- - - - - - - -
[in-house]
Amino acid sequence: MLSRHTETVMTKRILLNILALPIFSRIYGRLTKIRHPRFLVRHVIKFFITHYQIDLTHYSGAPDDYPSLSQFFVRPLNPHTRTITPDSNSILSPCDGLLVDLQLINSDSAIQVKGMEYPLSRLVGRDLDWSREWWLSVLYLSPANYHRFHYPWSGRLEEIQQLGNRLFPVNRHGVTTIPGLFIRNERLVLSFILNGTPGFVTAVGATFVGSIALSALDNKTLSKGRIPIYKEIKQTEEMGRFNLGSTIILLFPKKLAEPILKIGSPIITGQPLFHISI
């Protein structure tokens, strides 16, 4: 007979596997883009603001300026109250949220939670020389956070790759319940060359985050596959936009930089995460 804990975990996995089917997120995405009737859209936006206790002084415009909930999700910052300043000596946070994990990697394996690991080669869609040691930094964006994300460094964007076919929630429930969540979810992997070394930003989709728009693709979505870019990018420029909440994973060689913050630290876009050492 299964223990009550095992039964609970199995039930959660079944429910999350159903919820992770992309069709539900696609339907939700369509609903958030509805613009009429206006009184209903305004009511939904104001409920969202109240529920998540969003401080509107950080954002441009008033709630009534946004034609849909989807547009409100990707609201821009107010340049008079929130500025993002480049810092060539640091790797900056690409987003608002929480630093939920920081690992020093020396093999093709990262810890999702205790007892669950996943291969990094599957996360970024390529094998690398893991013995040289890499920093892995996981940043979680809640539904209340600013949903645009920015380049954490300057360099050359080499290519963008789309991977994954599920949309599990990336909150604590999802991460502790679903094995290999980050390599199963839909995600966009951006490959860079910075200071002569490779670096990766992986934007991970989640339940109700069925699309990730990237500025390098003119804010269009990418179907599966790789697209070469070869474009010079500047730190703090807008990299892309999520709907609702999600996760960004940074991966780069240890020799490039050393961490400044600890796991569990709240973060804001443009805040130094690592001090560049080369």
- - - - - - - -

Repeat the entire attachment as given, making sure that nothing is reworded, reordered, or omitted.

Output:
[in-house]
Amino acid sequence: MLSRHTETVMTKRILLNILALPIFSRIYGRLTKIRHPRFLVRHVIKFFITHYQIDLTHYSGAPDDYPSLSQFFVRPLNPHTRTITPDSNSILSPCDGLLVDLQLINSDSAIQVKGMEYPLSRLVGRDLDWSREWWLSVLYLSPANYHRFHYPWSGRLEEIQQLGNRLFPVNRHGVTTIPGLFIRNERLVLSFILNGTPGFVTAVGATFVGSIALSALDNKTLSKGRIPIYKEIKQTEEMGRFNLGSTIILLFPKKLAEPILKIGSPIITGQPLFHISI
């Protein structure tokens, strides 16, 4: 007979596997883009603001300026109250949220939670020389956070790759319940060359985050596959936009930089995460 804990975990996995089917997120995405009737859209936006206790002084415009909930999700910052300043000596946070994990990697394996690991080669869609040691930094964006994300460094964007076919929630429930969540979810992997070394930003989709728009693709979505870019990018420029909440994973060689913050630290876009050492 299964223990009550095992039964609970199995039930959660079944429910999350159903919820992770992309069709539900696609339907939700369509609903958030509805613009009429206006009184209903305004009511939904104001409920969202109240529920998540969003401080509107950080954002441009008033709630009534946004034609849909989807547009409100990707609201821009107010340049008079929130500025993002480049810092060539640091790797900056690409987003608002929480630093939920920081690992020093020396093999093709990262810890999702205790007892669950996943291969990094599957996360970024390529094998690398893991013995040289890499920093892995996981940043979680809640539904209340600013949903645009920015380049954490300057360099050359080499290519963008789309991977994954599920949309599990990336909150604590999802991460502790679903094995290999980050390599199963839909995600966009951006490959860079910075200071002569490779670096990766992986934007991970989640339940109700069925699309990730990237500025390098003119804010269009990418179907599966790789697209070469070869474009010079500047730190703090807008990299892309999520709907609702999600996760960004940074991966780069240890020799490039050393961490400044600890796991569990709240973060804001443009805040130094690592001090560049080369």